Creating Single Color Centers in Sub-50 nm Nanodiamonds with Ion Implantation
Reason: The content above is currently under review for publication.
until file(s) become available
Engineering Low-dimensional Materials for Quantum Photonic and Plasmonic Applications
Low-dimensional materials (LDMs) are substances that have at least one dimension with thicknesses in the nanometer (nm) scale. They have attracted tremendous research interests in many fields due to their unique properties that are absent in bulk materials. For instance, in quantum optics/photonics, LDMs offer unique advantages for effective light extraction and coupling with photonic/plasmonic structures; in chemistry, the large surface-to-volume ratio of LDMs enables more efficient chemical processes that are useful for numerous applications. In this thesis, several types of LDMs are studied and engineered with the goal to improve their impact in plasmonic and quantum photonic applications. Two-dimensional hexagonal boron nitride (hBN) is receiving increasing attention in quantum optics/photonics as it hosts various types of quantum emitters that are promising for quantum computing, quantum sensing, etc. In the first study, we explore and demonstrate a radiation- and lithography-free route to deterministically create single-photon emitters (SPEs) in hBN by nanoindentation with an atomic force microscopy. The method applies to hBN on flat, chip-compatible silicon-based substrates, and an SPE yield of up to 36% is achieved. This marks an important step toward the deterministic creation and integration of hBN SPEs with photonic and plasmonic devices. In the second study, the recently discovered negatively charged boron vacancy (VB-) spin defect in hBN is investigated. VB- defects are optically active with spin properties suitable for sensing at extreme scales. To resolve the low brightness issue of VB- defects, we couple them with an optimized nano-patch antenna structure and observe emission intensity enhancement that is nearly an order of magnitude higher than previous reports. Our achievements pave the way for the practical integration of VB- defects for quantum sensing. Zero-dimensional nanodiamond is another important host material for solid-state SPEs. Specifically, the negatively charged silicon vacancy (SiV) center in nanodiamonds exhibits optical properties that are suitable for quantum information technologies. In the third study, we, for the first time, demonstrate the creation of single SiV centers in nanodiamonds with an average size of ~20 nm using ion implantation. Stable single-photon emission is confirmed at room temperature, with zero-phonon line (ZPL) wavelengths in the range of 730 – 803 nm. This confirms the feasibility of single-photon emitter creation in nanodiamonds with ion implantation, and offers new opportunities to integrate diamond color centers for hybrid quantum photonic systems. Finally, we have also explored using metal-semiconductor hybrid nanoparticles for plasmon-enhanced photocatalysis. A core-shell nanoparticle structure is synthesized, with titanium nitride (TiN) and titanium dioxide (TiO2) being the core and shell material respectively. It is observed that such core-shell nanoparticles effectively catalyze the generation of single oxygen molecules under 700-nm laser excitation. The main mechanism behind is the hot electron injection from the TiN core to the TiO2 shell. Considering the chemical inertness and low cost of TiN, TiN@TiO2 NPs hold great potential as plasmonic photosensitizers for photodynamic therapy and other photocatalytic applications at red-to-near-infrared (NIR) wavelengths.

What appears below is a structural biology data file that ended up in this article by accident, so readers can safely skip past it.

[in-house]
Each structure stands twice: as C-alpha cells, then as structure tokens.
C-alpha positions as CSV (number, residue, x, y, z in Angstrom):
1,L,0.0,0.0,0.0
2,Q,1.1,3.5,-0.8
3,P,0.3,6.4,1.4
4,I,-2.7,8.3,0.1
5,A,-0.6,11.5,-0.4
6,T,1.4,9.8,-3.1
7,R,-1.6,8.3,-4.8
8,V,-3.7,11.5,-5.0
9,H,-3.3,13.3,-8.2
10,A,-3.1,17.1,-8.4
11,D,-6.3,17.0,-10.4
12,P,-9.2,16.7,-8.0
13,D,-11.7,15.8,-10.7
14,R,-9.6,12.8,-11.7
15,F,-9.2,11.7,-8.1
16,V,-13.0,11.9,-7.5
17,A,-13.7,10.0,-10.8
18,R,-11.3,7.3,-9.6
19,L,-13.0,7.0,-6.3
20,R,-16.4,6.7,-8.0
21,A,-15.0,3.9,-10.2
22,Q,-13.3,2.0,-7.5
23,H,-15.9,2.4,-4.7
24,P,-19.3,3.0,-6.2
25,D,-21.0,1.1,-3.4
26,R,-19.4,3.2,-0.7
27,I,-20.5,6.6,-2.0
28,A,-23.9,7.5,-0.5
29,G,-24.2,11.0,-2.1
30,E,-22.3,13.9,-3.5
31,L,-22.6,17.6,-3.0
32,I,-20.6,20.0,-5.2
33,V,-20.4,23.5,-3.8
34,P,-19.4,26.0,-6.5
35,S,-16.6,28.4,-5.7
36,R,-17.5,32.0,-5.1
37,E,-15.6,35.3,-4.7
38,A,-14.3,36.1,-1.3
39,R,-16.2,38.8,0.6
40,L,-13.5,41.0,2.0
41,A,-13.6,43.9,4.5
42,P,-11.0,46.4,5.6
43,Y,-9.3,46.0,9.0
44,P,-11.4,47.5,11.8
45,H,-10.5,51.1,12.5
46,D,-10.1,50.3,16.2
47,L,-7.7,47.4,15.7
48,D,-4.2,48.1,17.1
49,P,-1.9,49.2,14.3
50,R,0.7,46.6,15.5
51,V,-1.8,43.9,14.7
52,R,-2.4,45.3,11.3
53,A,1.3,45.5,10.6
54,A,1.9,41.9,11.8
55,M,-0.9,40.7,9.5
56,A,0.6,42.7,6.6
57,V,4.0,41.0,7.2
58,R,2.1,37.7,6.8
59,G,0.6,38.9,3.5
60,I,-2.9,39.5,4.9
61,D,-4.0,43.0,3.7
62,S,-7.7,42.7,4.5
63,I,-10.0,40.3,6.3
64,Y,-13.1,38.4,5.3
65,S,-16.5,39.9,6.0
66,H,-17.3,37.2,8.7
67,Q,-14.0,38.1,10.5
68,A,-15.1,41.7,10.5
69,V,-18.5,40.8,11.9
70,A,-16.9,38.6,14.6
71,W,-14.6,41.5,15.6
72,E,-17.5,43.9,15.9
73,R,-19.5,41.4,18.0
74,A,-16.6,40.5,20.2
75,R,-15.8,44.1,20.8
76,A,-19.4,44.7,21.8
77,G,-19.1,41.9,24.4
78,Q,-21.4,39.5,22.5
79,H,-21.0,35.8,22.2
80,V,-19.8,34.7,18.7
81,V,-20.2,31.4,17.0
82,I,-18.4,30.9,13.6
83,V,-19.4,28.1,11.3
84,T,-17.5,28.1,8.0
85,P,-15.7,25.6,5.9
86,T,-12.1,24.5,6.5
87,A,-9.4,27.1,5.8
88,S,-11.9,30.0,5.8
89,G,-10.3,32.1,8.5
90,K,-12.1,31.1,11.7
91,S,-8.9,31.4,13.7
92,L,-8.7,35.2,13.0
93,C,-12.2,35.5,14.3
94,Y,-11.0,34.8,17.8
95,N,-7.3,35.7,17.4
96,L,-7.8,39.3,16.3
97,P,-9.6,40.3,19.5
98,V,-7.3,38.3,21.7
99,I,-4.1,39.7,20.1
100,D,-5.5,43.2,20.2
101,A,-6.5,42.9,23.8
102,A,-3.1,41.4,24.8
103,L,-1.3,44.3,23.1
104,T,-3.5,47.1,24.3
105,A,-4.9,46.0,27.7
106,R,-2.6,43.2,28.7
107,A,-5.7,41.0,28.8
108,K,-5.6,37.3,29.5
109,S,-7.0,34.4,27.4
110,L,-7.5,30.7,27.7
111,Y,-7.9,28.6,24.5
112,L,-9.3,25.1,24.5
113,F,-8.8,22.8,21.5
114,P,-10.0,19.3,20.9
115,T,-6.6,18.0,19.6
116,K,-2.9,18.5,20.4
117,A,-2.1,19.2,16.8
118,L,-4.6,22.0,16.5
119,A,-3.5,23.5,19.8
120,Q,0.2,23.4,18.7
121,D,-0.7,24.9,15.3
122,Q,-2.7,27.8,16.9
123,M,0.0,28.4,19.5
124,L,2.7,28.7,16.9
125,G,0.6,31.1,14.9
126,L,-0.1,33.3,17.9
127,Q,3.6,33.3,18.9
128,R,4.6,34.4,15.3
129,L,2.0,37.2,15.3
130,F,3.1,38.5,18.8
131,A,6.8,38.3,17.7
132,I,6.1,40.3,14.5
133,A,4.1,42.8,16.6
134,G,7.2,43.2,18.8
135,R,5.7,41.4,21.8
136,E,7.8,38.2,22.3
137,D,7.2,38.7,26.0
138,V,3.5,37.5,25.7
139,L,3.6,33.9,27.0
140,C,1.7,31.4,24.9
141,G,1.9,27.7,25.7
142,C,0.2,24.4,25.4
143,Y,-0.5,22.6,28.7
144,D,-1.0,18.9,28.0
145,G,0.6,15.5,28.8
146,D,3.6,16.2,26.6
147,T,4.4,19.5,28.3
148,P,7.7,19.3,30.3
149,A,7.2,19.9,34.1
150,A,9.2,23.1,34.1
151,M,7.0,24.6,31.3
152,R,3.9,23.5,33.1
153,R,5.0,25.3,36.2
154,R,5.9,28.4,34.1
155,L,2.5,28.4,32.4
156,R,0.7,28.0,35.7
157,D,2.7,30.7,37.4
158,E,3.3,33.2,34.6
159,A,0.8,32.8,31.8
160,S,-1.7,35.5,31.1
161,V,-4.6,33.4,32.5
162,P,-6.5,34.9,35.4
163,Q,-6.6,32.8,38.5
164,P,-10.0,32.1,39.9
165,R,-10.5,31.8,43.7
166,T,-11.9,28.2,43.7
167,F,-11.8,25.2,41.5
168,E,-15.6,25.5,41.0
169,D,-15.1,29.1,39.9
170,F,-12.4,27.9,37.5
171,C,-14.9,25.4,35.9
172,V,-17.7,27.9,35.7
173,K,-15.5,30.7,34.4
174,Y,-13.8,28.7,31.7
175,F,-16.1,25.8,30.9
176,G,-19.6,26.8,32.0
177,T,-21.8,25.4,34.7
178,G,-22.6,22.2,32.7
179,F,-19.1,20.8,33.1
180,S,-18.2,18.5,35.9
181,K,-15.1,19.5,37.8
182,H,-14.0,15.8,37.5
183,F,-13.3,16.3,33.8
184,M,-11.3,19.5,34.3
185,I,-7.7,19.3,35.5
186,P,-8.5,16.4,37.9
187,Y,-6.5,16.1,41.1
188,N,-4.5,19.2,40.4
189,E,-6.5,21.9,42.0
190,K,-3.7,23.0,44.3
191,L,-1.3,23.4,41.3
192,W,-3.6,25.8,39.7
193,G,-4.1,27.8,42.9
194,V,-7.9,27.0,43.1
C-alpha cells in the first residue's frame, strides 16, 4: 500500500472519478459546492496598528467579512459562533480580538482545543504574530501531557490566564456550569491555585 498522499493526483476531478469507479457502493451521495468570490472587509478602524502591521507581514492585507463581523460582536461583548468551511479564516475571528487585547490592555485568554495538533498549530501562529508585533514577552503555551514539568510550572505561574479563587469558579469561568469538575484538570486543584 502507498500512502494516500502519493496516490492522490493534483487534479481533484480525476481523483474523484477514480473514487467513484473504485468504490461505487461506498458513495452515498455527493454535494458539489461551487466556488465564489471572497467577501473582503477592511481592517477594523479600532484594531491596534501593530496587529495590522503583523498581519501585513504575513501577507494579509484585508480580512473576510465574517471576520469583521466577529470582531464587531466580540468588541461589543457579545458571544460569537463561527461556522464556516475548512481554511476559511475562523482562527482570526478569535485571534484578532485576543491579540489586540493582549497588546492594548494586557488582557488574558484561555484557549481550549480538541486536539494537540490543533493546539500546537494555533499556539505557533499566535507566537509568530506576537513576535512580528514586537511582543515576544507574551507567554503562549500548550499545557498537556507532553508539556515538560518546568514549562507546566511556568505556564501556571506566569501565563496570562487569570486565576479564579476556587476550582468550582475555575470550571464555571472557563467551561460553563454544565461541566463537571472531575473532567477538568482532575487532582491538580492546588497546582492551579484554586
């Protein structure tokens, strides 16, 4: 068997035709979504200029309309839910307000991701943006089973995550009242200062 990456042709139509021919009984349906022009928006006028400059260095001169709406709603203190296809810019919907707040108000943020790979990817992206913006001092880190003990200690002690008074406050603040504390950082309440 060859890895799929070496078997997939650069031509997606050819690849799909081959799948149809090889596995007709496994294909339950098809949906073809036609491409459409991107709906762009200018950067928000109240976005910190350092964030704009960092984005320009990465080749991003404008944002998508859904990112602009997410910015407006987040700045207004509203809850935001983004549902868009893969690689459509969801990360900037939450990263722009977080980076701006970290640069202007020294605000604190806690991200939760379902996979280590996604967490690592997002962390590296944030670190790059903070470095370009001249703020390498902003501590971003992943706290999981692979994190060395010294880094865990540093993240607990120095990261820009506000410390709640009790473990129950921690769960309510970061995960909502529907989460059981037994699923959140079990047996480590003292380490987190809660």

Air Force Office of Scientific Research Award FA9550-17-1-0243
National Science Foundation Award 2015025-ECCS
U.S. Department of Energy (DOE), Office of Science, Quantum Science Center (QSC), DE-AC05-00OR22725
Air Force Office of Scientific Research Award FA9550-22-1-0372
- Doctor of Philosophy
- Materials Engineering
- West Lafayette